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There’s a vague religious subtext throughout Knowing, in fact, and there’s a late sequence that is clearly inspired by the extraordinary visions of angels and “Wheels within wheels” in the Book of Ezekiel. Had these allusions been heavy-handed, the result would have been embarrassing; instead, it’s used so subtly that the effect is quite disquieting.

‘Disquieting’ is an apt word for the whole film – as he did in Dark City, Proyas conjures up a chilling atmosphere, where mysterious figures lurk at the edge of the frame and strange objects appear at characters’ feet. Knowing’s events aren’t always unpredictable, and doesn’t alway feels like a film shot in Boston (it was actually shot in Australia), but then, none of this seems to matter while the lights are down and we’re sharing in its characters’ fear and paranoia.

Marco Beltrami’s music, which incorporates Beethoven’s Seventh Symphony (previously used to memorable effect in another sci-fi film, Zardoz), is brilliant in this respect, reflecting both the mood of the characters and the retro flavour of the film’s events.

It’s hard to say whether Proyas was influenced by Alfonso Cuarón’s stunning cinematography in Children Of Men or another, less obvious source, but Knowing is punctuated by one or two striking scenes of destruction.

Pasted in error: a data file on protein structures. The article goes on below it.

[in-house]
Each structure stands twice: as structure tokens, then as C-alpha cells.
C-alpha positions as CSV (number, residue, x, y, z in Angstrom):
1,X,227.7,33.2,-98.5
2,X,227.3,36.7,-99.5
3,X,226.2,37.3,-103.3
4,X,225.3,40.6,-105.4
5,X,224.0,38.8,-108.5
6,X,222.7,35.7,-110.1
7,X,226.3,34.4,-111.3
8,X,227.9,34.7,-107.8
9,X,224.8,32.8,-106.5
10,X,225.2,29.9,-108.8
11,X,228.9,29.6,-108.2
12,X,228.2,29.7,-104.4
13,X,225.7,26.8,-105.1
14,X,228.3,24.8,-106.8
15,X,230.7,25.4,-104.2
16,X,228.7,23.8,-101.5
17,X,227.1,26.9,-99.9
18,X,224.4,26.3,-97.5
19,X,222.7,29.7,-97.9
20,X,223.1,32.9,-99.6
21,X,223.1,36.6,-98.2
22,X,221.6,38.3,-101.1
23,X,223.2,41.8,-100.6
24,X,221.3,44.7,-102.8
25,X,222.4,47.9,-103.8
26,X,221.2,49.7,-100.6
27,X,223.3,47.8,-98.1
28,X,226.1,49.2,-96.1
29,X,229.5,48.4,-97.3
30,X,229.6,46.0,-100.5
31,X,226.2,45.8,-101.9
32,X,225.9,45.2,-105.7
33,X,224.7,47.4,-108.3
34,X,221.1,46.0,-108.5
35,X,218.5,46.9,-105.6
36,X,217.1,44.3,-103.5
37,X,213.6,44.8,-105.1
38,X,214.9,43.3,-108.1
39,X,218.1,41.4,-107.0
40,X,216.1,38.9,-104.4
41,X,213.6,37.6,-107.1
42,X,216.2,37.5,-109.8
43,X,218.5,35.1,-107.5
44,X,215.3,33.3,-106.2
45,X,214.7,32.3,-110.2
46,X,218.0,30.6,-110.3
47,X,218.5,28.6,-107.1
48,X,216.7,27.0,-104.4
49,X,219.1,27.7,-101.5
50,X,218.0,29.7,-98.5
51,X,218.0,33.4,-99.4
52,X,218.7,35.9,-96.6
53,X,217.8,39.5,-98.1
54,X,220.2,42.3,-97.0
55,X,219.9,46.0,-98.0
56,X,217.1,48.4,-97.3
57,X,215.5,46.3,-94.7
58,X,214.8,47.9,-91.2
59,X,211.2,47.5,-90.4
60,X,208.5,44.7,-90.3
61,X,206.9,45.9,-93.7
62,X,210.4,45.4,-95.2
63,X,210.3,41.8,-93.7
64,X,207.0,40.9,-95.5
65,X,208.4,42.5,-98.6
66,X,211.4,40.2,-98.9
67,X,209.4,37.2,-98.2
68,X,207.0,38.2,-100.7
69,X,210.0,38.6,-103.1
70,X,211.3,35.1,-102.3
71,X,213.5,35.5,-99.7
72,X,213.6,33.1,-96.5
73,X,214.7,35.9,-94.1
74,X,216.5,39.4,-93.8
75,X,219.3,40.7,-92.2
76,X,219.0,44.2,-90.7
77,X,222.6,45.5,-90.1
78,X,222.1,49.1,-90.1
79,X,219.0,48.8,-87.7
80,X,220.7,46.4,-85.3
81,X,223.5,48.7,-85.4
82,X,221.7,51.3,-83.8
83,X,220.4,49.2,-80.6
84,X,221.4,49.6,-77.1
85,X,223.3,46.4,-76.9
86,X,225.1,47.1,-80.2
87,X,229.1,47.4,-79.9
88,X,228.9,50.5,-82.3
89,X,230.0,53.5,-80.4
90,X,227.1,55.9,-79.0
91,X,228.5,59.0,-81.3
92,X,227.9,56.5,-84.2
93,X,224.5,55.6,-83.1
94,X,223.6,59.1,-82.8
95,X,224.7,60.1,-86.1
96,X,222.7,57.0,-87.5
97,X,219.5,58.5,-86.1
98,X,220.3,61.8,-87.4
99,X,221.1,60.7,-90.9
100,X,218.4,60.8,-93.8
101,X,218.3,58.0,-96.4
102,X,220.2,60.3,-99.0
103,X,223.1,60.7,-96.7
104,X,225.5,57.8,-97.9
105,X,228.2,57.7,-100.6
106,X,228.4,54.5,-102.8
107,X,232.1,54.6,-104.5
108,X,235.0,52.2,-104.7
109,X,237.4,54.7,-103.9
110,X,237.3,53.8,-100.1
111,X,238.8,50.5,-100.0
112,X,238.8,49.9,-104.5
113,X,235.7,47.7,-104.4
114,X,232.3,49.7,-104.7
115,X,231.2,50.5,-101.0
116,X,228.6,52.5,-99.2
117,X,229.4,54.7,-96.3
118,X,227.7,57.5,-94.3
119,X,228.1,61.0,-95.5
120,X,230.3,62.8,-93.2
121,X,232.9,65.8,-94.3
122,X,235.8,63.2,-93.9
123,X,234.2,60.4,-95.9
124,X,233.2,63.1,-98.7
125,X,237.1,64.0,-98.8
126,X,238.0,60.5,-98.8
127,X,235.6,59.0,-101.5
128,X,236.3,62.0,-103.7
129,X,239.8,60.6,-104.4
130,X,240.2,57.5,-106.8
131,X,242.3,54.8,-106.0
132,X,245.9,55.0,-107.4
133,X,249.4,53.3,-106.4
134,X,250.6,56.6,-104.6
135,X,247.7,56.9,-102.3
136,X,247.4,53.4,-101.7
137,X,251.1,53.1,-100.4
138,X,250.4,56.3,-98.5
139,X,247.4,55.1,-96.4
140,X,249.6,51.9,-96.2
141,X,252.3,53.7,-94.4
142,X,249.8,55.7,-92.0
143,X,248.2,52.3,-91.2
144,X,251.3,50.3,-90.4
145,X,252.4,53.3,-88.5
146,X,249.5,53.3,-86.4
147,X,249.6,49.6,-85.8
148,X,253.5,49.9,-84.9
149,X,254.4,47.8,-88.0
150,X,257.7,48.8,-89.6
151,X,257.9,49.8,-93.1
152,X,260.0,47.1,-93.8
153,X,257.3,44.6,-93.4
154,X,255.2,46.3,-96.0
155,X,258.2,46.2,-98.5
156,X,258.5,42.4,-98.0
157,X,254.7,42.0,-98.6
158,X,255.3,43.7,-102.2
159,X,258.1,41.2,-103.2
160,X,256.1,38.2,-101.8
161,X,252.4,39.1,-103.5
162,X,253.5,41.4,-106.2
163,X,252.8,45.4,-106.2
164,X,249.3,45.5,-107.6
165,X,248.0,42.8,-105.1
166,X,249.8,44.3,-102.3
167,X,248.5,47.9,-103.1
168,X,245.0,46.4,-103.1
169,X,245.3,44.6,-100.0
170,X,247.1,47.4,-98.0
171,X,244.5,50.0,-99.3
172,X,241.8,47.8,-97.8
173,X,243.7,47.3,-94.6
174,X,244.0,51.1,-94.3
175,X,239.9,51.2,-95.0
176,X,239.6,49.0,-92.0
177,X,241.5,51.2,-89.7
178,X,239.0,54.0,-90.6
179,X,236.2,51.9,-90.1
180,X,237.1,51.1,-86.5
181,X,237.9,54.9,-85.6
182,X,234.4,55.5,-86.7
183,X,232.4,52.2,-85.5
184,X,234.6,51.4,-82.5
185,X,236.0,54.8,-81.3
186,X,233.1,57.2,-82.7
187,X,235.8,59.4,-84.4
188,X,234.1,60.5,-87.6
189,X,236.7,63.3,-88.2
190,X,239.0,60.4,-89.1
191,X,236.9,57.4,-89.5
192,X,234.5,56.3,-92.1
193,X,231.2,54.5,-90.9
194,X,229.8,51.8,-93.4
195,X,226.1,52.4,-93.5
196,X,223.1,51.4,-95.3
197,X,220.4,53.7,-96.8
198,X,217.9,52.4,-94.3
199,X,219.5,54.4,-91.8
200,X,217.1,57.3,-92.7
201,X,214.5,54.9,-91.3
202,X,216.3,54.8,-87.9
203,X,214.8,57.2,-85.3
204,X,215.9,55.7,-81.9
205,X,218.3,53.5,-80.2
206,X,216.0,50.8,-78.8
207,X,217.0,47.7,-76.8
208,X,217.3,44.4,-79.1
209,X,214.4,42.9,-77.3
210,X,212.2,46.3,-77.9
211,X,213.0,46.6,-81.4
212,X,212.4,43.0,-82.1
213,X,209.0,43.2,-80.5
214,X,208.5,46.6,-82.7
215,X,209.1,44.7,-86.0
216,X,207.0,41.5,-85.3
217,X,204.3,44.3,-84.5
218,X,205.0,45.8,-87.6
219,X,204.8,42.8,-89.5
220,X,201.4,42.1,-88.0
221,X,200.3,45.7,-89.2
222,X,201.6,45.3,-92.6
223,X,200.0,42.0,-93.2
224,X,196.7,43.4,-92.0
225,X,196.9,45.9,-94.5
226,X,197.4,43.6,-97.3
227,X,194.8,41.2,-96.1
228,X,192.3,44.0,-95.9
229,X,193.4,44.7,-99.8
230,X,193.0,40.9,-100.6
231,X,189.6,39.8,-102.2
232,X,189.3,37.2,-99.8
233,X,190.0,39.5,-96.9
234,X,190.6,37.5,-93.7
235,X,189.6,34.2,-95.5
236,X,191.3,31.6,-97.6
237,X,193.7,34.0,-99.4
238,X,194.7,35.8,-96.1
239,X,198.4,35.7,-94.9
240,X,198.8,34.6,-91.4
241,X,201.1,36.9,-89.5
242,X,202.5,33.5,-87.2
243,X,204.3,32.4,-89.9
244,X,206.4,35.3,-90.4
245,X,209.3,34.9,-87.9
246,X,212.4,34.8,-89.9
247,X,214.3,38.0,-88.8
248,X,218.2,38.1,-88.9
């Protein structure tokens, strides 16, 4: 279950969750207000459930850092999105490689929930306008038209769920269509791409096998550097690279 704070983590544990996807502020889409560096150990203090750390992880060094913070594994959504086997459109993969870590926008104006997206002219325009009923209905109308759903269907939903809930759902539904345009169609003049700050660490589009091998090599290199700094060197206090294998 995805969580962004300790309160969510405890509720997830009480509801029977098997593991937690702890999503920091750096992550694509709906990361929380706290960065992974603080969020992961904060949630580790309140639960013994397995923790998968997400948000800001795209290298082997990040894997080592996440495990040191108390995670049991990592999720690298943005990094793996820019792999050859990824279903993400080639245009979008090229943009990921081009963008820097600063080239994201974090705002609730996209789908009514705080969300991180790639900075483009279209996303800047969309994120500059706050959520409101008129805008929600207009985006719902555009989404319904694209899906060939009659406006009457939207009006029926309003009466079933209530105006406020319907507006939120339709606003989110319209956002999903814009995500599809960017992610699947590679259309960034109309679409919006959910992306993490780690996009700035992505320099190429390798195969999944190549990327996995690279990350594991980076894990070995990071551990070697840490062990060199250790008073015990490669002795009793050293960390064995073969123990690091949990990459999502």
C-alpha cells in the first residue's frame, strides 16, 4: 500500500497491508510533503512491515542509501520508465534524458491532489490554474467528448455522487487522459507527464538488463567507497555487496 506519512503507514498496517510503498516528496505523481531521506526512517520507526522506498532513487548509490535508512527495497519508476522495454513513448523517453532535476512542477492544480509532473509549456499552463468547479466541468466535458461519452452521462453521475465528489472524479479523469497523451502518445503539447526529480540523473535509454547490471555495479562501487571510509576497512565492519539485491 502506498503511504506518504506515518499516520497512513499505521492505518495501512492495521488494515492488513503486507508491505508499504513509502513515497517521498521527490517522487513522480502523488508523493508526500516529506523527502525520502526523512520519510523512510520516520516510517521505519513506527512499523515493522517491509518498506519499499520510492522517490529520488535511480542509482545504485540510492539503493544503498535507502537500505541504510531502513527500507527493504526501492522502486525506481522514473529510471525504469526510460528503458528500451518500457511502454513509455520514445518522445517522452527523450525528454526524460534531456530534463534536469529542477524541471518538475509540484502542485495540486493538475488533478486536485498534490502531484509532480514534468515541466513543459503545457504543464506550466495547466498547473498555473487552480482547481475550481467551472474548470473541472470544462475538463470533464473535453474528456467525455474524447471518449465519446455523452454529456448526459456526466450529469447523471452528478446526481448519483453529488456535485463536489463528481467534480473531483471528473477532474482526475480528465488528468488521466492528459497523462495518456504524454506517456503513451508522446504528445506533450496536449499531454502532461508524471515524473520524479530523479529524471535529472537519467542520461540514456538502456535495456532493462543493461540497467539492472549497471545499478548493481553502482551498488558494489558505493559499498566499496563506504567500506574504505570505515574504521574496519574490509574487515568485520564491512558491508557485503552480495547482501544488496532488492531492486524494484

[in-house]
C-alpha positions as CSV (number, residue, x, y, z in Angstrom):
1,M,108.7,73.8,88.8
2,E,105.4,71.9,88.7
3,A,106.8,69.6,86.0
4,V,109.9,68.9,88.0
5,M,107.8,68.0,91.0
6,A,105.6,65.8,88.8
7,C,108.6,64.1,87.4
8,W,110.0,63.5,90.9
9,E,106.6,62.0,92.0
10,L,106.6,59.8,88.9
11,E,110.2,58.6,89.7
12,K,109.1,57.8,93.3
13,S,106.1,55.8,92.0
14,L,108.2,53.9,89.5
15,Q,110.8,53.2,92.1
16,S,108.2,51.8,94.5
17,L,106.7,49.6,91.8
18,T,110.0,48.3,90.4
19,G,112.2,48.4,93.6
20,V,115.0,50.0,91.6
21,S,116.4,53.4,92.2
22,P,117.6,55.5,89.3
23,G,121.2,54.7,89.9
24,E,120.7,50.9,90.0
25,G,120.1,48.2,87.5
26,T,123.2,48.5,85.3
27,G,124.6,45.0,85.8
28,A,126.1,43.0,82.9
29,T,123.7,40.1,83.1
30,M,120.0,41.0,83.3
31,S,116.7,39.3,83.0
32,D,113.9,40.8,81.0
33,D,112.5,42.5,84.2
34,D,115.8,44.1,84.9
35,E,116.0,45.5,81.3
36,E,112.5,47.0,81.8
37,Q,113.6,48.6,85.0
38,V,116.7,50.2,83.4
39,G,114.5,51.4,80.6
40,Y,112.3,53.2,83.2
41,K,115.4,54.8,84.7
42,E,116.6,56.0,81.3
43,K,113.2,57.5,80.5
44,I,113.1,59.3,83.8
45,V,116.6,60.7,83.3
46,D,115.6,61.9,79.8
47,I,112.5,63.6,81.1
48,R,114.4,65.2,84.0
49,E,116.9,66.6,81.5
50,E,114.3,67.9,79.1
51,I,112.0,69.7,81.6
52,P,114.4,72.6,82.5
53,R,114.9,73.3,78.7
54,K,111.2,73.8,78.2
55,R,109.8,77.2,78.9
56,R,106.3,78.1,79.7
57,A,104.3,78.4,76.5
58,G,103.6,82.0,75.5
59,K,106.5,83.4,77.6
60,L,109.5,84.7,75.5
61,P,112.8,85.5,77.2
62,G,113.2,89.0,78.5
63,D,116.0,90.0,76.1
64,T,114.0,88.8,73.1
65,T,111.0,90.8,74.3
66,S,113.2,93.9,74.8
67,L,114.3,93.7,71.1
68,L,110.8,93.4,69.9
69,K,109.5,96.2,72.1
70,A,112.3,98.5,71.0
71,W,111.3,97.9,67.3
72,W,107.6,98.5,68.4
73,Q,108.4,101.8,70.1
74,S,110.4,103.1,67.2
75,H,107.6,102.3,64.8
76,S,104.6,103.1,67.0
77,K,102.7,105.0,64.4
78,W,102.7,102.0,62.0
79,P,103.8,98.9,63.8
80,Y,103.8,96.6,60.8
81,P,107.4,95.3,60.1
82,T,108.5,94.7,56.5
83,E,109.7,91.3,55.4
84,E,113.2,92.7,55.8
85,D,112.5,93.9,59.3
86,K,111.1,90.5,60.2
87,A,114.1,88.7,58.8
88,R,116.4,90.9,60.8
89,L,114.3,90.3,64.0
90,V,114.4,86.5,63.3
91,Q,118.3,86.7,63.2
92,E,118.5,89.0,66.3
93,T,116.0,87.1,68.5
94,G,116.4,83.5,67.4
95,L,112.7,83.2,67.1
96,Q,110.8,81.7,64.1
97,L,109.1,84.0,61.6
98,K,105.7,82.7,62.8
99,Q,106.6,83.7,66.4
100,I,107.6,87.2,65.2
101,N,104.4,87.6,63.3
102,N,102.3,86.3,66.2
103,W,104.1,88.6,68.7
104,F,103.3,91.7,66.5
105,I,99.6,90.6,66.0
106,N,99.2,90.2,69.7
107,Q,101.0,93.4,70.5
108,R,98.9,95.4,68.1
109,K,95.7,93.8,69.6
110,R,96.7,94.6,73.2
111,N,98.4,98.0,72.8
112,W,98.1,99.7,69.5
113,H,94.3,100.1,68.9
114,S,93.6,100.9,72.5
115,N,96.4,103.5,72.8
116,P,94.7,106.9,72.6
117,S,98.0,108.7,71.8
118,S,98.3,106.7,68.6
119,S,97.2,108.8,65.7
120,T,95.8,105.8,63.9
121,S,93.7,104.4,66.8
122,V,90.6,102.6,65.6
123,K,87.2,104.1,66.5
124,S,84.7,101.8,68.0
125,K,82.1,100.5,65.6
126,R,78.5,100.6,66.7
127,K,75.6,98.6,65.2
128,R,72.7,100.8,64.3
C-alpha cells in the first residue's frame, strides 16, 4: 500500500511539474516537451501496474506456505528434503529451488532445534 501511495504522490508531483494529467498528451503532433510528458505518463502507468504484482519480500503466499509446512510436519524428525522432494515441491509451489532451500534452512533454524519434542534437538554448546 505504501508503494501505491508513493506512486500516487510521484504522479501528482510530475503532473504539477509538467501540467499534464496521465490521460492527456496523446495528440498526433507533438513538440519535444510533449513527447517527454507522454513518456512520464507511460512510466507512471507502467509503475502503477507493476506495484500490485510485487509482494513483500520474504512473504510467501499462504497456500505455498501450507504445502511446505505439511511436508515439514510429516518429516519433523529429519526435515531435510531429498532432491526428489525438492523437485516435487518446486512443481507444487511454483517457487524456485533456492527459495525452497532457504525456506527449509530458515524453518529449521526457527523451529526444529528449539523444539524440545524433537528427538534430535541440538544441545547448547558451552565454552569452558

The stand out is an almost unbroken three-minute sequence in which a jumbo jet crashes mere feet away from Koestler’s car. It’s a dramatic, if not seamless, use of cinematography, special effects and sound design – though its attempts at horror are rather over-played, I’d argue, with screaming victims running around on fire. Really, it’s more likely that any survivors would still be strapped into their seats, I’d have thought – but then again, the whole film is shot through with its own nightmare logic.

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The film’s at its most effective, both dramatically and visually, in its quieter moments. The bit where Koestler pores over the sheet of numbers is a superb piece of direction and editing, as he circles groups of numbers with coloured markers, finding both patterns and maddening gaps among the figures. Rose Byrne provides the film with a spectral presence, as the wide-eyed daughter of the spooky kid from the start of the film. Another great moment: where she and Koestler up-end a bed in her mother’s house to discover the words “Everyone Else” scrawled beneath it. Again, disquieting.

Like all great sci-fi movies, Knowing introduces a simple concept (“What if you suddenly found out that the word is about to end?”) and weaves it into a satisfyingly dark sci-fi thriller – one that keeps winding up the tension, all the way to its appropriately dark conclusion.